The predicted prevalence of affected individuals with CESD in the different populations, assuming Hardy-Weinberg equilibrium, is also summarized in Table 2. CESD prevalence was calculated using the identified c.894G>A allele frequencies and adjusting for the prevalence of c.894G>A among CESD patients. Assuming that the c.894G>A mutation accounts for 60% (95% CI: 51%-69%) of known multiethnic CESD mutations, the predicted prevalence of CESD in the Caucasian population of the greater New York metropolitan area is ∼0.6 per 100,000 (1 in 160,000; 95% CI: 1 in 114,898 to 1 in 212,553) and ∼0.9 per 100,000 among Caucasians from the DHS (1 in 106,733; 95% CI: 1 in 76,646 to 1 in 141,790). When combined, the prevalence in the general Caucasian population was determined to be ∼0.8 per 100,000 (1 in 128,246; 95% CI: 1 in 92,095 to 1 in 170,369). For the Hispanic population, CESD prevalence was estimated at ∼0.6 in 100,000 and ∼1.2 in 100,000 in the New York and Dallas cohorts, respectively, and ∼0.8 in 100,000 (1 in 126,167; 95% CI: 1 in 90,602 to 1 in 167,607) in the combined Hispanic population.

Discussion

The lack of reported frequency data for the LIPA c.894G>A mutation prompted our genotyping study using 5,000 DNA samples from a multiracial and multiethnic, healthy adult population and 3,289 additional multiracial and multiethnic adult samples from the Dallas Heart Study. To the best of our knowledge, this is the first report detailing the c.894G>A allele and carrier frequencies in the African-American, Asian, Caucasian, Hispanic, and AJ populations. Importantly, these data allow for predictions of CESD prevalence in these populations, which indicate that CESD may be underdiagnosed in the general population.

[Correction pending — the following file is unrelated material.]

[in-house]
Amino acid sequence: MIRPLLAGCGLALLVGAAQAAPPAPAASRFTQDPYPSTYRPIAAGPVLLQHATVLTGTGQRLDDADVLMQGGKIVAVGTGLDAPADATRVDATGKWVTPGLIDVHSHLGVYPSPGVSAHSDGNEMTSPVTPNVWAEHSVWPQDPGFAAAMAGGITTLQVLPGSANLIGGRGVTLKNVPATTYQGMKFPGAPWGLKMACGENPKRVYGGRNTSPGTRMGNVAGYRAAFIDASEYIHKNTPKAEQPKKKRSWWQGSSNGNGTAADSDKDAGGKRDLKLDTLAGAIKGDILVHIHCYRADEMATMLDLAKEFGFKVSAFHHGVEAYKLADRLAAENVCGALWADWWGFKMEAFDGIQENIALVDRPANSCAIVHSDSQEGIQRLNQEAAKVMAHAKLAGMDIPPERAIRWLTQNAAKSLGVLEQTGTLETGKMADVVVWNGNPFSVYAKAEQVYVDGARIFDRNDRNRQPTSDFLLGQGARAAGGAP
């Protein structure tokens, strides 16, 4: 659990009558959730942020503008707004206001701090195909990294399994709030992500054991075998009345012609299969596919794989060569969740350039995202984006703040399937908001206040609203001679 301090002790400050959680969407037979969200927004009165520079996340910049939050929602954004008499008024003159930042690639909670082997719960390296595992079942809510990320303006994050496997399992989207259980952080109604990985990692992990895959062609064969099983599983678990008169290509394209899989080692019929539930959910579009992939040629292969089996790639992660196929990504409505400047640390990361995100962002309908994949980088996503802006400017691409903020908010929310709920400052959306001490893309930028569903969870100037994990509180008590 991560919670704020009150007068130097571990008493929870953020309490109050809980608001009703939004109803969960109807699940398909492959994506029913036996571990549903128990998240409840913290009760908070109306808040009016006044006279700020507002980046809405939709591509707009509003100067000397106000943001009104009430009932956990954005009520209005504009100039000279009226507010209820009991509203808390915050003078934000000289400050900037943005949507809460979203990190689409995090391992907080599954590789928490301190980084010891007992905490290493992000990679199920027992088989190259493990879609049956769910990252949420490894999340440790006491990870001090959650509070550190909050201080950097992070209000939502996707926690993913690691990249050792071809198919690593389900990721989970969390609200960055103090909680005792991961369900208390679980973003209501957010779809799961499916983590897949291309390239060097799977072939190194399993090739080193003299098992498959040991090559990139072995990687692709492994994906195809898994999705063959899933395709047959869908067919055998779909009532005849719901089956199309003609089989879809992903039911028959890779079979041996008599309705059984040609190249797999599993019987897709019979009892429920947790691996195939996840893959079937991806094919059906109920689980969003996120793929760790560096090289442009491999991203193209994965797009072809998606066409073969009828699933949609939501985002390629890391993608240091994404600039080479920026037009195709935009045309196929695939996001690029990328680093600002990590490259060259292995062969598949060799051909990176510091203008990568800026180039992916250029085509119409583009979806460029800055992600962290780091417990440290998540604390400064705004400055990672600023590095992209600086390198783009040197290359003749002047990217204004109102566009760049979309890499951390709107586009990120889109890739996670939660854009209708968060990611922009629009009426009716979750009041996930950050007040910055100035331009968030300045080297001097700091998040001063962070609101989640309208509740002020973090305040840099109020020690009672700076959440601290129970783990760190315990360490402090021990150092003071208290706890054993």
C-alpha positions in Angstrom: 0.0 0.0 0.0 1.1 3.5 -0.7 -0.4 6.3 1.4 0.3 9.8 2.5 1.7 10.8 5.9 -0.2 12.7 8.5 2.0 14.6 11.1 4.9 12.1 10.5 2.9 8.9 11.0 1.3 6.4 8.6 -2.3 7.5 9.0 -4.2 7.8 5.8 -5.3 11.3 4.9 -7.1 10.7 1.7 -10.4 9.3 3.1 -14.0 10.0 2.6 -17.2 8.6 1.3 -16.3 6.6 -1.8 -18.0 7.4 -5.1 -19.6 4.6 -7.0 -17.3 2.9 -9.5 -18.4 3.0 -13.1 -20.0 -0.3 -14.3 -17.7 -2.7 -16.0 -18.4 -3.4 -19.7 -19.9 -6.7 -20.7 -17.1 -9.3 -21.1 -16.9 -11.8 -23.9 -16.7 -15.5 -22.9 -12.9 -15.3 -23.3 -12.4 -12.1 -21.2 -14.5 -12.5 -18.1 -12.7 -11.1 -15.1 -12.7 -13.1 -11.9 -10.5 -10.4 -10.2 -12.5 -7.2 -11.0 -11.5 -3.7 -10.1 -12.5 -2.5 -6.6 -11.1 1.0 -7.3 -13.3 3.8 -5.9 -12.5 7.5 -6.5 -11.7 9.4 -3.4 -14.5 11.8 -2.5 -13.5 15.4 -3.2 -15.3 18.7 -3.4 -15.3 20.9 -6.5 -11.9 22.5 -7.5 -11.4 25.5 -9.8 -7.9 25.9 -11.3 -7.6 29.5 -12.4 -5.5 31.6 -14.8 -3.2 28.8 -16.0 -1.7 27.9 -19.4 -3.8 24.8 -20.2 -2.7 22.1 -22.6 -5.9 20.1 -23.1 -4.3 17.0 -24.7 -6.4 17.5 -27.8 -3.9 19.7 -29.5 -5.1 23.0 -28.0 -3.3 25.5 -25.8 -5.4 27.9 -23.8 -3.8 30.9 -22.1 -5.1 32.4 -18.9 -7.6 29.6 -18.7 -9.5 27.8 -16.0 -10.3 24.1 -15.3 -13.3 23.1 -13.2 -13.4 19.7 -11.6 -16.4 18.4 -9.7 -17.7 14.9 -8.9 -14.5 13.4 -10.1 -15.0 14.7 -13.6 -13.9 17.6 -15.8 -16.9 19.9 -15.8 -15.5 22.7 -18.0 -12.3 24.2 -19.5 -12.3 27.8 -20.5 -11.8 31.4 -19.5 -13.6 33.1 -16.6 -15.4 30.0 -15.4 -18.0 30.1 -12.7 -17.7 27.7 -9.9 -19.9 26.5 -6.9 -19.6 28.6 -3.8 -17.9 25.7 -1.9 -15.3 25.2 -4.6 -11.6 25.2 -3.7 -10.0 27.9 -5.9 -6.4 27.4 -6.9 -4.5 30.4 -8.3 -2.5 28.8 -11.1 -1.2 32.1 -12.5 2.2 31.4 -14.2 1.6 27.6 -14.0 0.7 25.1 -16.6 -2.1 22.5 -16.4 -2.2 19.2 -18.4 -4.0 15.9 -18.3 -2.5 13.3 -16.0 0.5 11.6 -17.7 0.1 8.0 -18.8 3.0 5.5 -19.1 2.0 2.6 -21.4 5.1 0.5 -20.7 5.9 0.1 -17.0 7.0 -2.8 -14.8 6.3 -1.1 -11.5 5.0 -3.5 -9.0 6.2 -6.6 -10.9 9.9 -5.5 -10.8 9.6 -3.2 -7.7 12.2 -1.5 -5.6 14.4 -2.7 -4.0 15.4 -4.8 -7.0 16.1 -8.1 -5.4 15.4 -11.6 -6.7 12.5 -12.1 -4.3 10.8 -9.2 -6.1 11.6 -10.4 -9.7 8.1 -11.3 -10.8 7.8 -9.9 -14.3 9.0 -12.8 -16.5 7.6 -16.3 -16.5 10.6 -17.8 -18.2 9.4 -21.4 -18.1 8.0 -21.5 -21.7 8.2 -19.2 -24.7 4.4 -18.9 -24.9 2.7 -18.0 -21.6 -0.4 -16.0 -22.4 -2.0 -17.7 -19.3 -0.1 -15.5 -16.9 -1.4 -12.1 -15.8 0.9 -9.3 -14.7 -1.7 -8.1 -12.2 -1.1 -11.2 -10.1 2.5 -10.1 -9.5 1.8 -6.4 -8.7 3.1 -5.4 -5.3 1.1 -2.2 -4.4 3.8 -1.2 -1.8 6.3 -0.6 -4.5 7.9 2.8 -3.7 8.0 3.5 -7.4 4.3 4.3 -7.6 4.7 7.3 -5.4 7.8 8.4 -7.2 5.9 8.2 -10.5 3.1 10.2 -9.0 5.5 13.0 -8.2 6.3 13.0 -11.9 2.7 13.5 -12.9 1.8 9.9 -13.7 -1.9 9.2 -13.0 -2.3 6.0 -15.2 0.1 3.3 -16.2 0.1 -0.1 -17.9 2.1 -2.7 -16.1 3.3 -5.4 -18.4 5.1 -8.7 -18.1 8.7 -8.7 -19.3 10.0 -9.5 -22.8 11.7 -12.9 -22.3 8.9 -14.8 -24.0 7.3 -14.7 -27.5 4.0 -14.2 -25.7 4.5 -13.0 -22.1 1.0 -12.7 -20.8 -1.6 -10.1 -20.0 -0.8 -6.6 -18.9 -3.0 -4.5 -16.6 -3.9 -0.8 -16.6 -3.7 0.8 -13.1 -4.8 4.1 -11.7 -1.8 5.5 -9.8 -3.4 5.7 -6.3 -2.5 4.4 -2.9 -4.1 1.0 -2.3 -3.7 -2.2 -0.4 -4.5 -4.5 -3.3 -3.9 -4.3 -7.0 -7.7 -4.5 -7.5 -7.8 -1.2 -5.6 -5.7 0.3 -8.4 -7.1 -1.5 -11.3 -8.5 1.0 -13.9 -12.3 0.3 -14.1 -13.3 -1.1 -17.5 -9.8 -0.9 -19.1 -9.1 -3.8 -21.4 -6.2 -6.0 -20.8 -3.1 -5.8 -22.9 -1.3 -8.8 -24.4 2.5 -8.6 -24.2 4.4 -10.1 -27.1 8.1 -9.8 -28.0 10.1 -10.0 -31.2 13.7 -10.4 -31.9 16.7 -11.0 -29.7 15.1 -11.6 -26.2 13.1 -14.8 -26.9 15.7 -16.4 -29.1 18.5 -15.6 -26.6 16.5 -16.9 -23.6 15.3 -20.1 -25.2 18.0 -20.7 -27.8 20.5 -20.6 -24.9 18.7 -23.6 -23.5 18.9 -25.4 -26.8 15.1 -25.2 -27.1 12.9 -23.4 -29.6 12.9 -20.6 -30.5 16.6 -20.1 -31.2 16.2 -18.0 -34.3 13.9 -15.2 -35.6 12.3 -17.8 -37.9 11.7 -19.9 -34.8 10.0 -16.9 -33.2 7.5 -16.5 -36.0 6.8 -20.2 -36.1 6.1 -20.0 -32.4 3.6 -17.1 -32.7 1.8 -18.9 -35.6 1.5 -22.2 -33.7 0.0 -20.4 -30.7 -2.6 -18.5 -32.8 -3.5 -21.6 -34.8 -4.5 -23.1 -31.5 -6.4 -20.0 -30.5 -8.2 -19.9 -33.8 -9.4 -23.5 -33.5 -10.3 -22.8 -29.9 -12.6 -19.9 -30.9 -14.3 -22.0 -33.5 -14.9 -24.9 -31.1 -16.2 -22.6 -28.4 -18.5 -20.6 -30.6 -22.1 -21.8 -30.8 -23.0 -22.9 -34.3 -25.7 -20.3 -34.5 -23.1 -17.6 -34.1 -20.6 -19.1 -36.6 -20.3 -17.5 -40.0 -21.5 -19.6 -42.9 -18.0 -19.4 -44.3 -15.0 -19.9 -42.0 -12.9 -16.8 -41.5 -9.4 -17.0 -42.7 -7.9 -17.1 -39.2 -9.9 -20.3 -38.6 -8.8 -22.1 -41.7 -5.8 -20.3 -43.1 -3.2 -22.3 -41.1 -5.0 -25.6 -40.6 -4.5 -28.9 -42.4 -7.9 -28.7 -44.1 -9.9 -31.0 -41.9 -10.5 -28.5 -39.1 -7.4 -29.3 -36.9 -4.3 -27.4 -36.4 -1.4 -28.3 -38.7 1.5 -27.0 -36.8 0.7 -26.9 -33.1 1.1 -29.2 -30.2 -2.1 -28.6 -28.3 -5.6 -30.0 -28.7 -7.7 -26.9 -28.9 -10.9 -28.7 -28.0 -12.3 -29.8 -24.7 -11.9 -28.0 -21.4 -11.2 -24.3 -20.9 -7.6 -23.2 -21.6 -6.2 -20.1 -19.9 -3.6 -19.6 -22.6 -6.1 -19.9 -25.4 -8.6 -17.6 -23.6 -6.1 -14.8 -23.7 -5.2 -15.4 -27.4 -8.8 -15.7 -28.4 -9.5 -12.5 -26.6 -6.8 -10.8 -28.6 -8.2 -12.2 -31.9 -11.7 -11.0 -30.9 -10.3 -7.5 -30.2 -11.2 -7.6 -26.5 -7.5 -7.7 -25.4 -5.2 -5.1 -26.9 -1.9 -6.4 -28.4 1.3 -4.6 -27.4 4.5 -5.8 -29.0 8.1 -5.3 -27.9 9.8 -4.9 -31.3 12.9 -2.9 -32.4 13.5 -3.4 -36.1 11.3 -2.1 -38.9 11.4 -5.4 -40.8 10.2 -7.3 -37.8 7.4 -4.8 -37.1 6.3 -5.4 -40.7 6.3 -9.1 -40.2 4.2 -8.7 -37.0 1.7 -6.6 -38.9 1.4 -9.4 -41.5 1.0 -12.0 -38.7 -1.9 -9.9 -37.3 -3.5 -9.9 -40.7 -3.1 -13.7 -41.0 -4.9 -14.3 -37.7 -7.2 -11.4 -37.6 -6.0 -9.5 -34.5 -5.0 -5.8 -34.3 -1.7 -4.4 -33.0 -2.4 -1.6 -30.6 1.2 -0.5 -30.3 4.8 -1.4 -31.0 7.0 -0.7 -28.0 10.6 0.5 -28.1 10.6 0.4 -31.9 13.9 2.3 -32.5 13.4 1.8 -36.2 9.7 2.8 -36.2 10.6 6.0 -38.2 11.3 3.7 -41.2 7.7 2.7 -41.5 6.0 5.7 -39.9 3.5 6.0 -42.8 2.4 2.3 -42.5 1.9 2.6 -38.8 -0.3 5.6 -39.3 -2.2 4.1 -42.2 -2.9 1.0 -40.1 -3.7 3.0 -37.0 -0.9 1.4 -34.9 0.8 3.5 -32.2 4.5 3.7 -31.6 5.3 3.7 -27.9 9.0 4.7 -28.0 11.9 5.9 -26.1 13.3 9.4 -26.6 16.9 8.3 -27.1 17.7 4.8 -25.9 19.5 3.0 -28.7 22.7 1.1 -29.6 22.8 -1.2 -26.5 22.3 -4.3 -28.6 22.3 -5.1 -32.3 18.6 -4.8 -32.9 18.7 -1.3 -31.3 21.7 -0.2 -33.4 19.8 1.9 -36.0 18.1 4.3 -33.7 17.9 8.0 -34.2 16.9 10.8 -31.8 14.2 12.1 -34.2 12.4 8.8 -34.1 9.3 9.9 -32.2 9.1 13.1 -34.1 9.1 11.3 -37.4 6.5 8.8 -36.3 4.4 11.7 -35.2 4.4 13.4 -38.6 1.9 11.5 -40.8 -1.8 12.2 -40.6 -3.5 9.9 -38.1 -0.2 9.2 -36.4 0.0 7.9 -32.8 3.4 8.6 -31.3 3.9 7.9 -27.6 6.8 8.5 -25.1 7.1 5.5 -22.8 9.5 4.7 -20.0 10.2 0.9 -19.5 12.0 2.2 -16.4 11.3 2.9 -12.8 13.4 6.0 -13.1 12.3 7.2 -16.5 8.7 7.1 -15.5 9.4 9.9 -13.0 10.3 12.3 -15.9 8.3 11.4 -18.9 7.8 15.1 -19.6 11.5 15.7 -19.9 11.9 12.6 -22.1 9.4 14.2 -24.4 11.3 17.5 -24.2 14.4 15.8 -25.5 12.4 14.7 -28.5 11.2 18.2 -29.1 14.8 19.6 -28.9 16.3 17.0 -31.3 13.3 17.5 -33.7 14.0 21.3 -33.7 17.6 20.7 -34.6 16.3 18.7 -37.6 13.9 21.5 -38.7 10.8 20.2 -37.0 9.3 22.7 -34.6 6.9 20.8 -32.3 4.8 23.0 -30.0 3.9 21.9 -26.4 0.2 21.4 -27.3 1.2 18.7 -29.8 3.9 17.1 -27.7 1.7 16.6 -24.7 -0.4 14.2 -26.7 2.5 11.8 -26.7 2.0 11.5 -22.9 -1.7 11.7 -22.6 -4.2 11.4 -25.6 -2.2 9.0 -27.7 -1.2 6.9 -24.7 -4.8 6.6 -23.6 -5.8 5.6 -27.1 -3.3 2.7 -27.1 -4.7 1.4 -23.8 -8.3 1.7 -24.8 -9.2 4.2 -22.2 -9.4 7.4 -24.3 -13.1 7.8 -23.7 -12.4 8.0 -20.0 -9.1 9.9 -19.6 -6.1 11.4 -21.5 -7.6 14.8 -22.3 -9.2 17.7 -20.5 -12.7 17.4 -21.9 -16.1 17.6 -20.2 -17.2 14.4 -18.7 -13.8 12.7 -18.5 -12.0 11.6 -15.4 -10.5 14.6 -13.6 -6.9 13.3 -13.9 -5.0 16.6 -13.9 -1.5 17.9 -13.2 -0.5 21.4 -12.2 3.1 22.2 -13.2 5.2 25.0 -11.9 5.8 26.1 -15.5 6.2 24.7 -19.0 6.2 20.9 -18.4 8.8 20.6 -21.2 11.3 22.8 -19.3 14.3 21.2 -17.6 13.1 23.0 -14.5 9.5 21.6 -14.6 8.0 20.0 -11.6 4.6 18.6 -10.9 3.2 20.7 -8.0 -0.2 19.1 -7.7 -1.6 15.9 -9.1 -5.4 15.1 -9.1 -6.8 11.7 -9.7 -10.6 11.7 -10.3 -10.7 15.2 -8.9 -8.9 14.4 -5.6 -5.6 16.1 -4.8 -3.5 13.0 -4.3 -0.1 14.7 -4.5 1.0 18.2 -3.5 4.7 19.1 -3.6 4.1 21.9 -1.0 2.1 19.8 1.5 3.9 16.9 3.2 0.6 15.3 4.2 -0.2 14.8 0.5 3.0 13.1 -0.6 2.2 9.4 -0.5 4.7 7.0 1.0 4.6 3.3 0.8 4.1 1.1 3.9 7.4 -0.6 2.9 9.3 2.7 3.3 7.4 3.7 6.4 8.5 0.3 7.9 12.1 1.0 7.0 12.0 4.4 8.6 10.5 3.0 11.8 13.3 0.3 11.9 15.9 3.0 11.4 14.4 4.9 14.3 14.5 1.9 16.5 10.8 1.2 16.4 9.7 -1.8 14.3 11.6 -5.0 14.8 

Recently, a phase I/II clinical trial of enzyme replacement therapy was conducted with recombinant human LAL in patients with CESD.[22] Intravenous administration of enzyme ranging from 0.35-3.0 mg/kg proved safe and well-tolerated and resulted in decreased levels of hepatic transaminases in all patients with evidence of tissue lipid mobilization. These encouraging results suggest the future possibility of a treatment for CESD patients. As such, it is important that hepatologists, lipidologists, and pathologists are made aware of the clinical presentation of this underrecognized disease and its frequency to identify potential patients. In particular, hepatologists and pathologists can order the appropriate histologic liver biopsy stains (e.g., immunostaining with a lysosomal membrane protein to document lysosomal cholesteryl ester and triglyceride storage).[15] Additionally, lipidologists can identify some patients with dyslipidemia for LAL enzyme or LIPA gene screening prior to liver biopsy.[23] These efforts should detect and biochemically and/or molecularly confirm CESD patients who are candidates for enzyme replacement therapy. Thus, the frequencies of the common c.894G>A mutation in different populations can determine those racial and ethnic groups in which the mutation is present or very rare to absent.

Previously, a single c.894G>A screening study reported a 1 in 202 heterozygote frequency in the German population.[16] Importantly, our survey of reported CESD patient genotypes indicated that the LIPA c.894G>A mutation accounted for ∼60% (95% CI: 51%-69%) of multiethnic CESD alleles. However, the majority of ascertained CESD patients were of European ancestry. Consequently, the reported c.894G>A allele frequency (0.0025) translates to a predicted CESD prevalence of ∼1.7 in 100,000 (1 in 58,932; 95% CI: 1 in 42,320 to 1 in 78,289) for the German population.